The Courts Have Confirmed Again That Litigants In Person Ought Not To Receive Favourable Treatment
Consistent with a Judgment earlier in the year, the court has recently confirmed that unrepresented litigants ought not to receive favourable treatment by the court and Judges.
Earlier in the year, the Supreme Court decided that people conducting litigation without representation by a legal professional, ought not to get favourable treatment because they are acting without lawyers. This was the Judgment made in February 2018 in the matter of Barton v Wright Hassall. Mr Barton was suing his former solicitors, Wright Hassall. The Judges confirmed that Wright Hassall were under no duty to notify the unrepresented Claimant of his failure to serve court proceedings in time when he sued them.
The Judges stated that whilst the court could give some flexibility for unrepresented litigants in relation to case management hearings and trials, a lower standard could not be tolerated in relation to compliance with Court Rules and Orders. Rules are rules and unfamiliarity with them, is no excuse for failing to comply with them.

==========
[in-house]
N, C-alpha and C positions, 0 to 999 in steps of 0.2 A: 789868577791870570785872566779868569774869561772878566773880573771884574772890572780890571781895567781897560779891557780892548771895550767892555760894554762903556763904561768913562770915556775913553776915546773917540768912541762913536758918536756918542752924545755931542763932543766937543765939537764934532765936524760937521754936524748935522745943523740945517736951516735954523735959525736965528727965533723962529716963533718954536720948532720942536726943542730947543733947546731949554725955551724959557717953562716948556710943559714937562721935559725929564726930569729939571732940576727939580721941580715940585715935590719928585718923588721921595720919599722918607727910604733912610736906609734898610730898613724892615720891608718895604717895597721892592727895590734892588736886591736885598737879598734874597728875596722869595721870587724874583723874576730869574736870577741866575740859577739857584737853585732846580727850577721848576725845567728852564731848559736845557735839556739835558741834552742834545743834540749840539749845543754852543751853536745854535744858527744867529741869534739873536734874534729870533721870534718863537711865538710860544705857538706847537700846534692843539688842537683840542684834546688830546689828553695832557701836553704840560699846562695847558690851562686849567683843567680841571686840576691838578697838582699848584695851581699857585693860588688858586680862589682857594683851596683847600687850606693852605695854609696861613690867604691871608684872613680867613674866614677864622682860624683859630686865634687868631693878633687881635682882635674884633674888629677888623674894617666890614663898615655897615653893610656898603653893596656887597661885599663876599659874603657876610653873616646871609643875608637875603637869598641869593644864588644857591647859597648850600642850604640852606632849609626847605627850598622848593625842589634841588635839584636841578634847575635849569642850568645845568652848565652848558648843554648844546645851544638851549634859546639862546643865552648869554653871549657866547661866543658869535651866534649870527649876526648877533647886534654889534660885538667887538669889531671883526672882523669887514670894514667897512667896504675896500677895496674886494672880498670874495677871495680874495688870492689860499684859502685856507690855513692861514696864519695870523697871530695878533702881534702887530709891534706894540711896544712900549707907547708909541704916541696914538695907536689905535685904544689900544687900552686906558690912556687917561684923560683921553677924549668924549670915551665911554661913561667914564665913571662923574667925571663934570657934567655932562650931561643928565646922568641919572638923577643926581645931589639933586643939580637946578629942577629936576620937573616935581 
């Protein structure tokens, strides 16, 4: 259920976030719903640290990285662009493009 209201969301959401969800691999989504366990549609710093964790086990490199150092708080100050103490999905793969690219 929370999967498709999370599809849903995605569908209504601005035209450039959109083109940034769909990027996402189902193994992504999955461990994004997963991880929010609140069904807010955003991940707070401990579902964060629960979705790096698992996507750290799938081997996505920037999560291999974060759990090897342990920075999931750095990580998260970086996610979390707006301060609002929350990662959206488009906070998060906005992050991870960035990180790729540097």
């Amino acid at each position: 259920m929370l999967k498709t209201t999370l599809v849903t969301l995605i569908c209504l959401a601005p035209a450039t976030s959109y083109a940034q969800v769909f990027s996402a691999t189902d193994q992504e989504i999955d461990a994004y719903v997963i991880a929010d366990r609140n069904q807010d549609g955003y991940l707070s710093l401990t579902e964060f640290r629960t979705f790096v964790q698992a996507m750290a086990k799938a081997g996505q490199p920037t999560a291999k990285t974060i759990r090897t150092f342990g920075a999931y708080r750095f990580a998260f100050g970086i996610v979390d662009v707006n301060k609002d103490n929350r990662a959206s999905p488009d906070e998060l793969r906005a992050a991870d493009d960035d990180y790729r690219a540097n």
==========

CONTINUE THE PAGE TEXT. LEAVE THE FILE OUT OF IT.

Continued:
In a Judgment made in November 2018 in the High Court, namely Global Corporate Ltd v Hale, the Appeal Judges concluded that the Judge who dealt with the initial trial had gone too far in trying to treat the parties fairly.
One of the parties was acting as litigant in person at trial and the Appeal Judges found that the Trial Judge had gone too far in his questioning of witnesses. Whilst the Judge is entitled to ask questions of witnesses, it was found that he was asking leading questions and introducing issues not in the papers, to the benefit of the unrepresented party. Whilst Judges are expected to ensure as best as they can that the parties are on an equal footing, they ought not to argue a party’s case for it by asking leading questions.
In the original claim, the trial Judge dismissed the Claimant’s claim against the litigant in person. The Court of Appeal has set aside that order.
The main trend seems to be that the Courts are dealing with litigants in person who do not have legal representation more strictly. However, Judges deal with matters on a case by case basis and each Judge will have a tendency to deal with unrepresented litigants in his / her own way.
Wherever possible and proportionate, people engaging in litigation, or considering it, are best to obtain specialist legal advice from solicitors experienced in conducting litigation.